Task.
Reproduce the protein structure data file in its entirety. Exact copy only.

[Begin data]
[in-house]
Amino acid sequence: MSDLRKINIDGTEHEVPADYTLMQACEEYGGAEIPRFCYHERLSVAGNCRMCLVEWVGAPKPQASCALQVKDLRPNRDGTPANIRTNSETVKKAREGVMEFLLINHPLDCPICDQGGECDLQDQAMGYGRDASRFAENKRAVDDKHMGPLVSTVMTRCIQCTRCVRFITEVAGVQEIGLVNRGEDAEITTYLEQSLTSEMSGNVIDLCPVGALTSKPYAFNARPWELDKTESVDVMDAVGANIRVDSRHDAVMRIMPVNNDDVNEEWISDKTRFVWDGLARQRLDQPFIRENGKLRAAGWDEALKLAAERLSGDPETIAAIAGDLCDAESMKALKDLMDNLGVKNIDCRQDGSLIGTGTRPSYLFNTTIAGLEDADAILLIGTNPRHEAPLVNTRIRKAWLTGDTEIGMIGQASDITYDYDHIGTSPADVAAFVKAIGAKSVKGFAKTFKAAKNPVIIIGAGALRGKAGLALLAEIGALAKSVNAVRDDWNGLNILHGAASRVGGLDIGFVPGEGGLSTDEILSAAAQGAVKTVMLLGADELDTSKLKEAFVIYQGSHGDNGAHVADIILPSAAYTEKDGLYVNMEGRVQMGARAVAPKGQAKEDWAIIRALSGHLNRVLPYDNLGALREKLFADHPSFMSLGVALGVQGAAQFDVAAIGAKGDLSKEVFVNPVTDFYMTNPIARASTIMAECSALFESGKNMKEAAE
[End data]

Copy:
[in-house]
Amino acid sequence: MSDLRKINIDGTEHEVPADYTLMQACEEYGGAEIPRFCYHERLSVAGNCRMCLVEWVGAPKPQASCALQVKDLRPNRDGTPANIRTNSETVKKAREGVMEFLLINHPLDCPICDQGGECDLQDQAMGYGRDASRFAENKRAVDDKHMGPLVSTVMTRCIQCTRCVRFITEVAGVQEIGLVNRGEDAEITTYLEQSLTSEMSGNVIDLCPVGALTSKPYAFNARPWELDKTESVDVMDAVGANIRVDSRHDAVMRIMPVNNDDVNEEWISDKTRFVWDGLARQRLDQPFIRENGKLRAAGWDEALKLAAERLSGDPETIAAIAGDLCDAESMKALKDLMDNLGVKNIDCRQDGSLIGTGTRPSYLFNTTIAGLEDADAILLIGTNPRHEAPLVNTRIRKAWLTGDTEIGMIGQASDITYDYDHIGTSPADVAAFVKAIGAKSVKGFAKTFKAAKNPVIIIGAGALRGKAGLALLAEIGALAKSVNAVRDDWNGLNILHGAASRVGGLDIGFVPGEGGLSTDEILSAAAQGAVKTVMLLGADELDTSKLKEAFVIYQGSHGDNGAHVADIILPSAAYTEKDGLYVNMEGRVQMGARAVAPKGQAKEDWAIIRALSGHLNRVLPYDNLGALREKLFADHPSFMSLGVALGVQGAAQFDVAAIGAKGDLSKEVFVNPVTDFYMTNPIARASTIMAECSALFESGKNMKEAAE